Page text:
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What should I upgrade next

Aug 17, 2012 7:51 AM

Thank for everyones help so far.  It seems the computer I have is a .little under speced so I was wondering what I should consider upgrading next.  Memeory, CPU and GPU may be the answer but I am a student so need to take things slowly.

 

I Cuppently have the following setup:

 

GA-Z77-DS3H Motherboard

Intel i5 3550 CPU

16GB 1666 Memory

550 Ti GPU

 

I have odered a RAID0 DUAL drive enslosure and have 2*2TB Baracuda 72000 Drives.  Things generaly play without dropped frames in my current setup (FW800 Media Drive) so I dont think HD is the issue and when I get the new enclosure I will be more than doubeling disk throughput (I am editing DSLR/AVCHSD fottage whitch has a relativly low bandwidth).

 

Alough it is not dropping frames playback is not ideal.  A lot of the time I have sync but it does tend to go out and I have ot stop/start to get it back. This has led me to think it is the CPU/GPU that I should consider upgrading next.  CPU is way under 50% so that makes me think GPU.  Is GPU used to play DSLR/AVCHD?

 

So hat do people think?

Ben

 
Replies
  • Currently Being Moderated
    Aug 17, 2012 8:03 AM   in reply to funkytwig

    Ben,

     

    Being a student on a limited budget (at least I was when I was a student) it is not bad. The thing is your disk setup is your limiting factor. You need three separate 7200 RPM SATA drives for decent editing and more is better. See Adobe Forums: Generic Guideline for Disk Setup

     

    Sure a better CPU can help, but the main issue is your current FW800 external connection. Getting an external raid raises the question which connection you will use for that box. If it is less than eSATA, it is again suboptimal.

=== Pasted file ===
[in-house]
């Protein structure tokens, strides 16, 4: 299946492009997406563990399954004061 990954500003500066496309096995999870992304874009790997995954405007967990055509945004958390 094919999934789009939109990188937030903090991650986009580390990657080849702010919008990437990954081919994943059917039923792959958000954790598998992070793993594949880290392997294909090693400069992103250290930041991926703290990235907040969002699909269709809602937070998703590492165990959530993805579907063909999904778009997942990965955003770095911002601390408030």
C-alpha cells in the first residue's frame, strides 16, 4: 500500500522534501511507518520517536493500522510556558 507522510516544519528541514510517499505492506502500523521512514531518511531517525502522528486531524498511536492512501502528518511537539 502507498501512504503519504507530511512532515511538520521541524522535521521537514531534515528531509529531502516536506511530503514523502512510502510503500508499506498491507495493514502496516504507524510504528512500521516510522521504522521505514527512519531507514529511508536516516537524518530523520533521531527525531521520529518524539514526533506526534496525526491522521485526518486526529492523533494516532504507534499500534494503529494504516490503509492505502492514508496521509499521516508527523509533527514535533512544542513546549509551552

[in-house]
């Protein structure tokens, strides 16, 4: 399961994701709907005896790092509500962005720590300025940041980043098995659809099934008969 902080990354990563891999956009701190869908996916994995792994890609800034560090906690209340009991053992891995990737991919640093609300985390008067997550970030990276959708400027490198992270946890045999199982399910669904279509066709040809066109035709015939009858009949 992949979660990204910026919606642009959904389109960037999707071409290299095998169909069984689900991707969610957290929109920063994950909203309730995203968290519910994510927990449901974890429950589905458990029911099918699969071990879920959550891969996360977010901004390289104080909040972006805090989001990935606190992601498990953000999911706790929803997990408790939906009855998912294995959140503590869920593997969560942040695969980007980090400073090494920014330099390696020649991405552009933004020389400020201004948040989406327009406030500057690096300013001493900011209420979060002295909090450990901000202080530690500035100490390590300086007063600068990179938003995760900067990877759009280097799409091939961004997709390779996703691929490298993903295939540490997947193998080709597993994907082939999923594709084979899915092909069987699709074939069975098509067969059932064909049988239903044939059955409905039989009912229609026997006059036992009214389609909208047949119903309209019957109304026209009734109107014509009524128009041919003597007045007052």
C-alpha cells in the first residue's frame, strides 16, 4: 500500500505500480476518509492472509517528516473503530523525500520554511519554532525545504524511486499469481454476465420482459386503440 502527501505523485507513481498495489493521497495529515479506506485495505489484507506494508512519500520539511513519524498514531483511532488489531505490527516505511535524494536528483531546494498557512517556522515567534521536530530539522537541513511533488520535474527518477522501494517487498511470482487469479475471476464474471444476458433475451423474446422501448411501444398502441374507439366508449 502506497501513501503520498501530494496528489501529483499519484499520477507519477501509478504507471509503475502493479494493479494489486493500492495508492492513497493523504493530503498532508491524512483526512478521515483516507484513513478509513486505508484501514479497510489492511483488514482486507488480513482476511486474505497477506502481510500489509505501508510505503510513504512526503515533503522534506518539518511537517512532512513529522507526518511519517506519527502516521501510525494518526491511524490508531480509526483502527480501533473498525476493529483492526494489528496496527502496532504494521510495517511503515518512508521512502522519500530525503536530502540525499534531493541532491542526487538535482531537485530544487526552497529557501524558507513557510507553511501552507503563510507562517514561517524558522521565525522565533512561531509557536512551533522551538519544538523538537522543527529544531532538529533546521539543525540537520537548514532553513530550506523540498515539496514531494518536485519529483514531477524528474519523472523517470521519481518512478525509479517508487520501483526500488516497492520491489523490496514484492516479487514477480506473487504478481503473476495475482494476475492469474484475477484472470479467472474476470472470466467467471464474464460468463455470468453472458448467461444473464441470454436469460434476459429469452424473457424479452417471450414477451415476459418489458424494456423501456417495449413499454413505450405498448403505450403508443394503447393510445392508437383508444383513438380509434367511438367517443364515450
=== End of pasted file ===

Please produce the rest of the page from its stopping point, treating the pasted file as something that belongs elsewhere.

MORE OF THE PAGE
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    Aug 17, 2012 8:05 AM   in reply to funkytwig

    Ben,

     

    With that i5-3550 CPU being only "limited"-overclockable, I would not go above a GTX 560 Ti or GTX 660 Ti for that system. You do want a good balance between the CPU and GPU in a video editing system.

     

    And I agree with Harm that your disk setup needs some improvement.

     
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    Aug 17, 2012 8:43 AM   in reply to funkytwig

    As I said I was getting a RAID0 setup whitch shoud give me around 180MB/s, maybe more.

     

    That is only true if you use an eSATA connection. If you continue using FW800, you will not get more than 50-60 MB/s

     
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    Aug 17, 2012 8:53 AM   in reply to Harm Millaard

    True. The maximum theoretical bandwidth of a single FW800 connection is only 100 MB/s. (Remember, FW800 has a maximum theoretical bandwidth of 800 Mbit/s, which converts to 100 MB/s maximum -- 1 byte equals 8 bits.) Allowing for the overhead, this means the maximum practical bandwidth of the FW800 interface is only around 85 MB/s. (For comparison, the maximum practical bandwidth of a single eSATA 3.0 Gb/s connection is around 270 MB/s.)

     
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    Aug 17, 2012 9:05 AM   in reply to funkytwig

    Is GPU used to play DSLR/AVCHD?

     

    The GPU isn't used for any playback.  It helps with effects, scaling, color space, resolution and frame rate differences, but decoding for playback is always handled by the CPU.

     
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    Aug 17, 2012 9:08 AM   in reply to funkytwig

     

    Indeed, its a USB3 enclosure, ive been caught out by this before.